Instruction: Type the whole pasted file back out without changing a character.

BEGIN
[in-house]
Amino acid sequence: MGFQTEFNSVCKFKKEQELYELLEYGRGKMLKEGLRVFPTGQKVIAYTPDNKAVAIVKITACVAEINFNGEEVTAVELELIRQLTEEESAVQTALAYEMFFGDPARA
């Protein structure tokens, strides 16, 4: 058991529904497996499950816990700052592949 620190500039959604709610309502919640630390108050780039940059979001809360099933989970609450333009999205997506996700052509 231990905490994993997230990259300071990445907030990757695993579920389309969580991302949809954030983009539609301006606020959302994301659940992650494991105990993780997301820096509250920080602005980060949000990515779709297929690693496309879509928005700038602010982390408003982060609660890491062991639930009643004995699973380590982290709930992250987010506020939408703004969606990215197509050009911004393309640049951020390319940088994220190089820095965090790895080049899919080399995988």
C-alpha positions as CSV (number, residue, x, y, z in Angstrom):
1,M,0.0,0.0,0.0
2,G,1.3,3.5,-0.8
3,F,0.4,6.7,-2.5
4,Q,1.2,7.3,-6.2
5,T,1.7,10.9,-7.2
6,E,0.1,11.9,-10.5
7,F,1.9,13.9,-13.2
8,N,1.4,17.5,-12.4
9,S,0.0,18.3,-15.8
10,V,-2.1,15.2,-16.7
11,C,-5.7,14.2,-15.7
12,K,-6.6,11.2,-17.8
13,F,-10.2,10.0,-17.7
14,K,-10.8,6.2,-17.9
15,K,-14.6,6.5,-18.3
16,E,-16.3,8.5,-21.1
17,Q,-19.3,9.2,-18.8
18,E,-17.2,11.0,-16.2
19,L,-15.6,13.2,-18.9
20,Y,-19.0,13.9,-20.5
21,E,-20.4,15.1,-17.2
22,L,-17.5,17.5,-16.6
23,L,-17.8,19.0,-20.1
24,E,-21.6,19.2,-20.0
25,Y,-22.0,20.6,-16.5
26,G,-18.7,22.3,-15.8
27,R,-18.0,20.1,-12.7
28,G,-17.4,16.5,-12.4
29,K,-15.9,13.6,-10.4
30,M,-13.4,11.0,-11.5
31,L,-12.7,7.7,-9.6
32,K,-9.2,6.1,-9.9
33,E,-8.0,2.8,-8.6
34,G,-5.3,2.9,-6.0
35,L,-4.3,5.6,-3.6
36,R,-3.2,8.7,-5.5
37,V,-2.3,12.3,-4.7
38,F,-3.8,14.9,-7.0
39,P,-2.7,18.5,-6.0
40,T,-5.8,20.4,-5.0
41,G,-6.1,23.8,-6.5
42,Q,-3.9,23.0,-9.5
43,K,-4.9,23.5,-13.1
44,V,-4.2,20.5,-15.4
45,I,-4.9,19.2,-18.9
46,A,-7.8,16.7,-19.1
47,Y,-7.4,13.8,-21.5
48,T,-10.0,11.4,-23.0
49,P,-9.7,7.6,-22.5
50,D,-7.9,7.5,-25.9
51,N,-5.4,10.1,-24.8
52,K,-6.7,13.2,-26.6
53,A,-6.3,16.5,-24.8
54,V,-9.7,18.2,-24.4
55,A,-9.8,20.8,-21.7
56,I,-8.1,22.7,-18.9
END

[in-house]
Amino acid sequence: MGFQTEFNSVCKFKKEQELYELLEYGRGKMLKEGLRVFPTGQKVIAYTPDNKAVAIVKITACVAEINFNGEEVTAVELELIRQLTEEESAVQTALAYEMFFGDPARA
């Protein structure tokens, strides 16, 4: 058991529904497996499950816990700052592949 620190500039959604709610309502919640630390108050780039940059979001809360099933989970609450333009999205997506996700052509 231990905490994993997230990259300071990445907030990757695993579920389309969580991302949809954030983009539609301006606020959302994301659940992650494991105990993780997301820096509250920080602005980060949000990515779709297929690693496309879509928005700038602010982390408003982060609660890491062991639930009643004995699973380590982290709930992250987010506020939408703004969606990215197509050009911004393309640049951020390319940088994220190089820095965090790895080049899919080399995988």
C-alpha positions as CSV (number, residue, x, y, z in Angstrom):
1,M,0.0,0.0,0.0
2,G,1.3,3.5,-0.8
3,F,0.4,6.7,-2.5
4,Q,1.2,7.3,-6.2
5,T,1.7,10.9,-7.2
6,E,0.1,11.9,-10.5
7,F,1.9,13.9,-13.2
8,N,1.4,17.5,-12.4
9,S,0.0,18.3,-15.8
10,V,-2.1,15.2,-16.7
11,C,-5.7,14.2,-15.7
12,K,-6.6,11.2,-17.8
13,F,-10.2,10.0,-17.7
14,K,-10.8,6.2,-17.9
15,K,-14.6,6.5,-18.3
16,E,-16.3,8.5,-21.1
17,Q,-19.3,9.2,-18.8
18,E,-17.2,11.0,-16.2
19,L,-15.6,13.2,-18.9
20,Y,-19.0,13.9,-20.5
21,E,-20.4,15.1,-17.2
22,L,-17.5,17.5,-16.6
23,L,-17.8,19.0,-20.1
24,E,-21.6,19.2,-20.0
25,Y,-22.0,20.6,-16.5
26,G,-18.7,22.3,-15.8
27,R,-18.0,20.1,-12.7
28,G,-17.4,16.5,-12.4
29,K,-15.9,13.6,-10.4
30,M,-13.4,11.0,-11.5
31,L,-12.7,7.7,-9.6
32,K,-9.2,6.1,-9.9
33,E,-8.0,2.8,-8.6
34,G,-5.3,2.9,-6.0
35,L,-4.3,5.6,-3.6
36,R,-3.2,8.7,-5.5
37,V,-2.3,12.3,-4.7
38,F,-3.8,14.9,-7.0
39,P,-2.7,18.5,-6.0
40,T,-5.8,20.4,-5.0
41,G,-6.1,23.8,-6.5
42,Q,-3.9,23.0,-9.5
43,K,-4.9,23.5,-13.1
44,V,-4.2,20.5,-15.4
45,I,-4.9,19.2,-18.9
46,A,-7.8,16.7,-19.1
47,Y,-7.4,13.8,-21.5
48,T,-10.0,11.4,-23.0
49,P,-9.7,7.6,-22.5
50,D,-7.9,7.5,-25.9
51,N,-5.4,10.1,-24.8
52,K,-6.7,13.2,-26.6
53,A,-6.3,16.5,-24.8
54,V,-9.7,18.2,-24.4
55,A,-9.8,20.8,-21.7
56,I,-8.1,22.7,-18.9